The Swiss franc is a pretty well-known currency not just in Europe but across the world. Indeed it is one of the major currencies you will see on the currency converters, usually listed near the top with the other popular ones, so you shouldn’t have any issues finding it. If you use any other currency in your home country you’ll need to compare the exchange rate to the Swiss franc to see how many francs you can get for your cash. You can then use this as a ballpark figure to work from. Bureaux de change will never use this figure as they will offer an exchange rate that works for them. This means it is worth looking from one to another to find the best possible rate you can.
If you are thinking of travelling to Liechtenstein at any point you should find out whether there is anything you should be particularly aware of with regard to safety and travel advice. To this end you can pay a quick visit to the UK government’s website page for this country at https://www.gov.uk/foreign-travel-advice/liechtenstein.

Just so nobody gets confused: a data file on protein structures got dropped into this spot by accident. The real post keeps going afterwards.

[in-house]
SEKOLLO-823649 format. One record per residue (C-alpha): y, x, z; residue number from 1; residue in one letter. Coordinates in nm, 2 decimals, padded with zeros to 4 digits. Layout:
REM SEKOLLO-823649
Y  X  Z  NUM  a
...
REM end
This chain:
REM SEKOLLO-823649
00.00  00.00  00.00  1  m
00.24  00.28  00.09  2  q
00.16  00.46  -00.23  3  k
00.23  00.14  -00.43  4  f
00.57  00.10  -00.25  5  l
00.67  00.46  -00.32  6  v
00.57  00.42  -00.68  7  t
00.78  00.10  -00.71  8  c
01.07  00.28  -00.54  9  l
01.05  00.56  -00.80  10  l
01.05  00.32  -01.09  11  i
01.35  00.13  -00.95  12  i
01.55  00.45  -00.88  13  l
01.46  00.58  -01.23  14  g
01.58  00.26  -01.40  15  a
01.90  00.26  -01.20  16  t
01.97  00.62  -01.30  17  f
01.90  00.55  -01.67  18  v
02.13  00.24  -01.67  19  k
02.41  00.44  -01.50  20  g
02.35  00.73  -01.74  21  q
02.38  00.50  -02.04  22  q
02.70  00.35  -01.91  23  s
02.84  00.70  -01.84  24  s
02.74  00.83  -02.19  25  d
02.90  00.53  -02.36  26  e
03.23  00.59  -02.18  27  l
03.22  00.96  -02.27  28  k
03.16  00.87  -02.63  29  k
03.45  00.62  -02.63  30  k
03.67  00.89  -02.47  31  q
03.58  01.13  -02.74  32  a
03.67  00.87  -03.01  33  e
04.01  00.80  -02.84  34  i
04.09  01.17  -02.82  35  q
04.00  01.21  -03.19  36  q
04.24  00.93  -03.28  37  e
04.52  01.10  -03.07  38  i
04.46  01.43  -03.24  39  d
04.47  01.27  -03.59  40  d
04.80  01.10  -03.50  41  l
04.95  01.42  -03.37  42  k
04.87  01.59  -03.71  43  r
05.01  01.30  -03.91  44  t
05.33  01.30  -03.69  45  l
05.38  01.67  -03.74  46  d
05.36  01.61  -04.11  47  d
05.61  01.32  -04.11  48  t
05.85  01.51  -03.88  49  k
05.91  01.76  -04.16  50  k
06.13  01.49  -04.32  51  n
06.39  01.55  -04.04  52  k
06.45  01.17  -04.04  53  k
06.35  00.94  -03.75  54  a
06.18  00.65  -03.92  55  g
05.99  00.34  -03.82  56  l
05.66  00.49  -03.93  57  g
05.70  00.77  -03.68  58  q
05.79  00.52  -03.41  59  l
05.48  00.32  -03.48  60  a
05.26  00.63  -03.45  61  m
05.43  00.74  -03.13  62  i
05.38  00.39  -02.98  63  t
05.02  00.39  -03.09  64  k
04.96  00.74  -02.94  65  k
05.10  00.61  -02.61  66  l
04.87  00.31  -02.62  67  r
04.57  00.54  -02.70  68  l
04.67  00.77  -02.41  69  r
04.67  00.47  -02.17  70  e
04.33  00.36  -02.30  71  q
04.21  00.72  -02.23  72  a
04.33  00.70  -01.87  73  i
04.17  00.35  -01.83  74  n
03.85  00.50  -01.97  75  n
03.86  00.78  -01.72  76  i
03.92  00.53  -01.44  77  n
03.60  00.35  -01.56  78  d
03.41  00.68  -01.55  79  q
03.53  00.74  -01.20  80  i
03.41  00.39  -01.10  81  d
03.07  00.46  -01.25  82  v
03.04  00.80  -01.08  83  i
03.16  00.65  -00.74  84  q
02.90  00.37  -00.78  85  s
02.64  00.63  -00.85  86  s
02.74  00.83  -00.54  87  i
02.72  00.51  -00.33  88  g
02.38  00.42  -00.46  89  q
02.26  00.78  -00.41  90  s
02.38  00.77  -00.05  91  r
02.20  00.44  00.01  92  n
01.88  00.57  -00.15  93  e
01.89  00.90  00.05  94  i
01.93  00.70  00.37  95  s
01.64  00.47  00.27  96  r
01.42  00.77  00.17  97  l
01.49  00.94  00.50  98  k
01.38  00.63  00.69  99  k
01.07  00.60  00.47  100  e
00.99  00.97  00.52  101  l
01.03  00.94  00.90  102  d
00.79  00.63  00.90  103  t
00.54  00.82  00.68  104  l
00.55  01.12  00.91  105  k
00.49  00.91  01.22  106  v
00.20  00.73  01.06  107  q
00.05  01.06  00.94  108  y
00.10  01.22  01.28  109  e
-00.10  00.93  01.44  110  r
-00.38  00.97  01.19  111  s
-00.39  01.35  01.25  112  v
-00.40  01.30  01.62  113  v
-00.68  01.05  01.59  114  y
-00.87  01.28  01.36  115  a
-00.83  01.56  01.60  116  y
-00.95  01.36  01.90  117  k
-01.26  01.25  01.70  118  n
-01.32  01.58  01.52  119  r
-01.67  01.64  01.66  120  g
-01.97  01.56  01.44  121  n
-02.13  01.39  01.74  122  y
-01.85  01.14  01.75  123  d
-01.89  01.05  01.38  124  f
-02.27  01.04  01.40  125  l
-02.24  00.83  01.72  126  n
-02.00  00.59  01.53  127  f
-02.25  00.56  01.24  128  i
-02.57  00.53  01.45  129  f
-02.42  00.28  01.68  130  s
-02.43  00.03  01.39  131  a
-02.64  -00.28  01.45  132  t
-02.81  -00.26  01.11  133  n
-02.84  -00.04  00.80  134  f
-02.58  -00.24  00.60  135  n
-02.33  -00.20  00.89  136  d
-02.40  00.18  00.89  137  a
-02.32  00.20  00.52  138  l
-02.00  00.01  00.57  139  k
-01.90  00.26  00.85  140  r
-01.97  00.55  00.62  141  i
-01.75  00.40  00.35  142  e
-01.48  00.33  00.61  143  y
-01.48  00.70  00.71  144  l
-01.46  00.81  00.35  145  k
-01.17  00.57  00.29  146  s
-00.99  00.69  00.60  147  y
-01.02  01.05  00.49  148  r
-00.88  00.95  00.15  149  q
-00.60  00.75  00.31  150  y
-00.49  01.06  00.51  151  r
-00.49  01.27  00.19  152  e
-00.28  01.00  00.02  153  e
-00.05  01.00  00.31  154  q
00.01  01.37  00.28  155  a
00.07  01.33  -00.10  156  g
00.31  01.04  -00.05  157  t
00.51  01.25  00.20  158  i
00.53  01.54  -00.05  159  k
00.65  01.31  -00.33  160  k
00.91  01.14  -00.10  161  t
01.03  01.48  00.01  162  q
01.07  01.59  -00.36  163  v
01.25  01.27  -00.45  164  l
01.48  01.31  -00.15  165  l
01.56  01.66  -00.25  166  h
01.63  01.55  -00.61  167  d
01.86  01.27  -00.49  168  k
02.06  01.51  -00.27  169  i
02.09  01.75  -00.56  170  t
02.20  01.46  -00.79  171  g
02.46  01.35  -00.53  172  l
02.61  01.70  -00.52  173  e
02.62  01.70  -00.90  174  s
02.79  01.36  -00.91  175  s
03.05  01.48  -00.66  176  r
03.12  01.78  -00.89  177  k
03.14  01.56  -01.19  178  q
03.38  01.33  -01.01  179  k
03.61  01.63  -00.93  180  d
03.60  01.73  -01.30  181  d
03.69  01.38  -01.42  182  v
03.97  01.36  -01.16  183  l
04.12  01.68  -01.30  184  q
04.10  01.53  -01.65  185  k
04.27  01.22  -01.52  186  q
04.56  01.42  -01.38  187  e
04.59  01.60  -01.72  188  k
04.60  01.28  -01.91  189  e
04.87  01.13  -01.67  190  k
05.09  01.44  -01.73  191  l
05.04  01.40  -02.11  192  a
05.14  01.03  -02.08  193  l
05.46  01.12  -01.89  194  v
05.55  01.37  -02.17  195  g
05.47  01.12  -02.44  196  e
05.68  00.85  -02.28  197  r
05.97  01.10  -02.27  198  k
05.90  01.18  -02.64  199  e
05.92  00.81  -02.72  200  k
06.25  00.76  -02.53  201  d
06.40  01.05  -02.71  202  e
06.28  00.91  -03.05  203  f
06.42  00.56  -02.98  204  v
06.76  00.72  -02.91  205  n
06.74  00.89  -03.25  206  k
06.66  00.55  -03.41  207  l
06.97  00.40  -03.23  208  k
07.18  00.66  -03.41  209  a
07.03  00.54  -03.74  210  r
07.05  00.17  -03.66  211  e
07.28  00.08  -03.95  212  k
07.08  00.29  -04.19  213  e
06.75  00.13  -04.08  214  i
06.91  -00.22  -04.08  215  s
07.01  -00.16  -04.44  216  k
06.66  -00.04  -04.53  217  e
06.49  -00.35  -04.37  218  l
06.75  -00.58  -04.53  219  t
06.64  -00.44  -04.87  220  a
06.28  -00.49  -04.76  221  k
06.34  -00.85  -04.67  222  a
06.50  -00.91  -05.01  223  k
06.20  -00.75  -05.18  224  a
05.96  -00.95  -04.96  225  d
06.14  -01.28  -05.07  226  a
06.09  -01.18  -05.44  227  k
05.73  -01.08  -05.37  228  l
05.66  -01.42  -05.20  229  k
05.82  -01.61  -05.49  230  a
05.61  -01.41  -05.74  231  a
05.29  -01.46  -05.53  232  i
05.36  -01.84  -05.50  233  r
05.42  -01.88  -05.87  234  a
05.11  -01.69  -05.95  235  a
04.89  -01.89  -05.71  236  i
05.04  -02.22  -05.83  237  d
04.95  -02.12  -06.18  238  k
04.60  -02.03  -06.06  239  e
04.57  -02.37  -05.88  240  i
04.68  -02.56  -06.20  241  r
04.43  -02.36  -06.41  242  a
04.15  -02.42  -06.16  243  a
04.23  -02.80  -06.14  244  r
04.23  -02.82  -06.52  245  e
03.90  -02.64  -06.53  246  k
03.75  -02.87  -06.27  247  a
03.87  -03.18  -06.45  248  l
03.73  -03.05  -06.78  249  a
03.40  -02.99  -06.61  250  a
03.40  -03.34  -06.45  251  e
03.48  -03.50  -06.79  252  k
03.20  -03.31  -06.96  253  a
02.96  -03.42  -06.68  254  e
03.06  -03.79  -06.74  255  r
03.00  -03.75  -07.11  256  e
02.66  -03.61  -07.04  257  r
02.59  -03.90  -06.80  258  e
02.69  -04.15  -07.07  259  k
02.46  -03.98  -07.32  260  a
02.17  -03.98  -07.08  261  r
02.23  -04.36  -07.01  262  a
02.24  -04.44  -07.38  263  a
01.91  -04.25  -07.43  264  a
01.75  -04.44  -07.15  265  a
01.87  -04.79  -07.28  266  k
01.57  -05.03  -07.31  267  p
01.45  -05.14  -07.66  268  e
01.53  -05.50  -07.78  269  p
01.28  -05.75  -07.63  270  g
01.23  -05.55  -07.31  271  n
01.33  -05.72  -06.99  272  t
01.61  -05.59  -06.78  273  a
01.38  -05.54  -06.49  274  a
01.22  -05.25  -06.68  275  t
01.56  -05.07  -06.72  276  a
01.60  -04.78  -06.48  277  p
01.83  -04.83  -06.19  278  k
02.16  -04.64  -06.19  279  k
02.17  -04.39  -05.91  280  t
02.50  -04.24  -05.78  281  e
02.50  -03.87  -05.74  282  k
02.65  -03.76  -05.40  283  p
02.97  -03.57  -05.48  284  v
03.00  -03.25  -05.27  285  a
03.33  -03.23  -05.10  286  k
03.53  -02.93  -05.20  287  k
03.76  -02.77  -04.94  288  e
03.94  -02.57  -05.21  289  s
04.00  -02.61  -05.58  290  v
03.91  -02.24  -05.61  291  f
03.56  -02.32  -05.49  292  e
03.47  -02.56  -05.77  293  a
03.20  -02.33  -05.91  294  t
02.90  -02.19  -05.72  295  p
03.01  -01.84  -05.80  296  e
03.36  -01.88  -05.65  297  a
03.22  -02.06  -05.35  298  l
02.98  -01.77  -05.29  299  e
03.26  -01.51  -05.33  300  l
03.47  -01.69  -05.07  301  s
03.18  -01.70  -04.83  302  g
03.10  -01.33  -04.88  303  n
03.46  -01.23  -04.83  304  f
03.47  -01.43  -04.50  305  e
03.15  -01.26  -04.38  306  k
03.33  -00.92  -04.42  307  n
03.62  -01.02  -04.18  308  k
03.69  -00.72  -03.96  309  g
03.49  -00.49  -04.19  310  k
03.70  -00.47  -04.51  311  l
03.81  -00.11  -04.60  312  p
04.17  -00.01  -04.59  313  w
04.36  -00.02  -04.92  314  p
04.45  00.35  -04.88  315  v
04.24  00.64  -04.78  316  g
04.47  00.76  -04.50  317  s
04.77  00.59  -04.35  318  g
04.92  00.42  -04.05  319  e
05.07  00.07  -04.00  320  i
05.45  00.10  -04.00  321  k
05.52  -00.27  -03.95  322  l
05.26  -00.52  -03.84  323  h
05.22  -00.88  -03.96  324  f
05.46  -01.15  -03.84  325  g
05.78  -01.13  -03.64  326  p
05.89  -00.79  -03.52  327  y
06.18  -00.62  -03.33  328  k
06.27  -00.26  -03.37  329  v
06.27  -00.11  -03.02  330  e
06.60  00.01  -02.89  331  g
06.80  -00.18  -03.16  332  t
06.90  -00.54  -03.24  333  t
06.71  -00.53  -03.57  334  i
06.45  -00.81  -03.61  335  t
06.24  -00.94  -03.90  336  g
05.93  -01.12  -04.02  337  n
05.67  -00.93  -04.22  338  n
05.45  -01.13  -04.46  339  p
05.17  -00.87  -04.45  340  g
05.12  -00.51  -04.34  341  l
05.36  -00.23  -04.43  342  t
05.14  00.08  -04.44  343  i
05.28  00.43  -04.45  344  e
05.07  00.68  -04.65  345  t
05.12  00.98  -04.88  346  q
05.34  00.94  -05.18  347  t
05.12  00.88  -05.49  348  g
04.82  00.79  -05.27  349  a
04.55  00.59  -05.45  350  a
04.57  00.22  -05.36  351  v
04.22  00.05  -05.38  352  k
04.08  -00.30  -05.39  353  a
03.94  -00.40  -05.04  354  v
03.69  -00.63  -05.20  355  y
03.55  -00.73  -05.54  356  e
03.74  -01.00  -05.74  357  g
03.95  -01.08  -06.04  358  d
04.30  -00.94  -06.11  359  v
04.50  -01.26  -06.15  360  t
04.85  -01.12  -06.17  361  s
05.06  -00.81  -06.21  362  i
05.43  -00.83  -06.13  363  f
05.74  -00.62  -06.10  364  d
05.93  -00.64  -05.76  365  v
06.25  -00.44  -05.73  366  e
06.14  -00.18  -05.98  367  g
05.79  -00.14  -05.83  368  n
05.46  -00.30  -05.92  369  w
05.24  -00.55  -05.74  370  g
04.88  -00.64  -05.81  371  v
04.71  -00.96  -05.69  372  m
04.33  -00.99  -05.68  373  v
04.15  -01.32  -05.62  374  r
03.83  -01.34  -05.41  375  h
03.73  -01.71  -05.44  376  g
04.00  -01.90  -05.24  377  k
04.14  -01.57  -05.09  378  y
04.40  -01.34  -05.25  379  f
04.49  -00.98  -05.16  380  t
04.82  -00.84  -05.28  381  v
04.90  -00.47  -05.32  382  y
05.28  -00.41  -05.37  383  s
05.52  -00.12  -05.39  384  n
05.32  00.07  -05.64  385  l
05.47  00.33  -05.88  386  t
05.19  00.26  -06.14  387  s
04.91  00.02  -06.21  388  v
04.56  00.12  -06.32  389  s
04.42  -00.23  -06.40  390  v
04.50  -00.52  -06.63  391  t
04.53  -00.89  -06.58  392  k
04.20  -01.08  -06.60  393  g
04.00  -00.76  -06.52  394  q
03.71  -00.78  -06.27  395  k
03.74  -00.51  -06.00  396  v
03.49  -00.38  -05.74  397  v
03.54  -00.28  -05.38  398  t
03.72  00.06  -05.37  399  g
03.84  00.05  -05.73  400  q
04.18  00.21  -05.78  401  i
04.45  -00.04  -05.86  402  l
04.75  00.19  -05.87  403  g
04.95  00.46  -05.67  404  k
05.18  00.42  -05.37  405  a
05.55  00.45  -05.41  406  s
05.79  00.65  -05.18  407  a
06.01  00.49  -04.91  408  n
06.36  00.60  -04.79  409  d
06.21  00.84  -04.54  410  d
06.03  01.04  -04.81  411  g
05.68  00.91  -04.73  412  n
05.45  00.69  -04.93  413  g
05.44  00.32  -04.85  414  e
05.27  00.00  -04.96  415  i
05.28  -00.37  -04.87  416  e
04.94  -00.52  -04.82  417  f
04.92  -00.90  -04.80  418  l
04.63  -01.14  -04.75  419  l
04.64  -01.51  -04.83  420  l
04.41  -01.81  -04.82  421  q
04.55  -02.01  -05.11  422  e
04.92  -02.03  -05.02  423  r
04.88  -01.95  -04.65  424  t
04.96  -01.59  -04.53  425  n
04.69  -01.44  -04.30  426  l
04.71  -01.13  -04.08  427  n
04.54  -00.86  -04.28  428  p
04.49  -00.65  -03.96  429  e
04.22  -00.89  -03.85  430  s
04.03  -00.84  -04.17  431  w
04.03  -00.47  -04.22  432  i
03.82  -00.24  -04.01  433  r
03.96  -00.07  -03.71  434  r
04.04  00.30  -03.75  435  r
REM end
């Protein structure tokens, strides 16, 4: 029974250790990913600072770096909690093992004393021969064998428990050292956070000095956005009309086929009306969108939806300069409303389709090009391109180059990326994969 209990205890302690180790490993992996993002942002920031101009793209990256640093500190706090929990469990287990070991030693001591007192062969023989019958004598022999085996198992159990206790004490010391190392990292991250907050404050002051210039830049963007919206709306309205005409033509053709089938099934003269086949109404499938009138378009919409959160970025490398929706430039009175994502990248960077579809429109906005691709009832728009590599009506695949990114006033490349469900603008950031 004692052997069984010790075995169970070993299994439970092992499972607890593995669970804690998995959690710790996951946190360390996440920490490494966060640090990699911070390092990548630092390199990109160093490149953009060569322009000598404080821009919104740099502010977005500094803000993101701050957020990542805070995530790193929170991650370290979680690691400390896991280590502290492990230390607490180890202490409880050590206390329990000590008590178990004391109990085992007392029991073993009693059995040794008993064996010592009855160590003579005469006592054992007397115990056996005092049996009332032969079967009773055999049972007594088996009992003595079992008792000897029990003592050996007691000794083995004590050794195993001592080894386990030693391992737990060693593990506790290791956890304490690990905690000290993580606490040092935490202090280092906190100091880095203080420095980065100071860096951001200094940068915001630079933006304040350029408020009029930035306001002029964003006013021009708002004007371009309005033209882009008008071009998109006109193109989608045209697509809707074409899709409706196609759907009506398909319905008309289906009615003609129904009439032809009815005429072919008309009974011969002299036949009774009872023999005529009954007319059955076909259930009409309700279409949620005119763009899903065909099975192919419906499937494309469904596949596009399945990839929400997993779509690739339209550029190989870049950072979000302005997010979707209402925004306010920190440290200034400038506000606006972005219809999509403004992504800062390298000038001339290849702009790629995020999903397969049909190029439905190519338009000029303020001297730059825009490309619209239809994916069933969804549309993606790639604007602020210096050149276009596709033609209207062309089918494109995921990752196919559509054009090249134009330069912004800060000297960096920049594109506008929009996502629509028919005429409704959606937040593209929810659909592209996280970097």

Liechtenstein is not a huge country and it does not have a huge problem with crime either. Indeed it would be very unlikely for you to become a victim of any crime while you are there. However as with any destination you have in mind it does make sense to ensure you are safe and to exercise reasonable caution wherever you are. For example your passport is valuable and should be treated as such. Protect your cards and cash and keep them safely out of sight. Don’t carry more cash than you really need to and if you can book into a hotel offering you a secure safe that is safely bolted down, do so.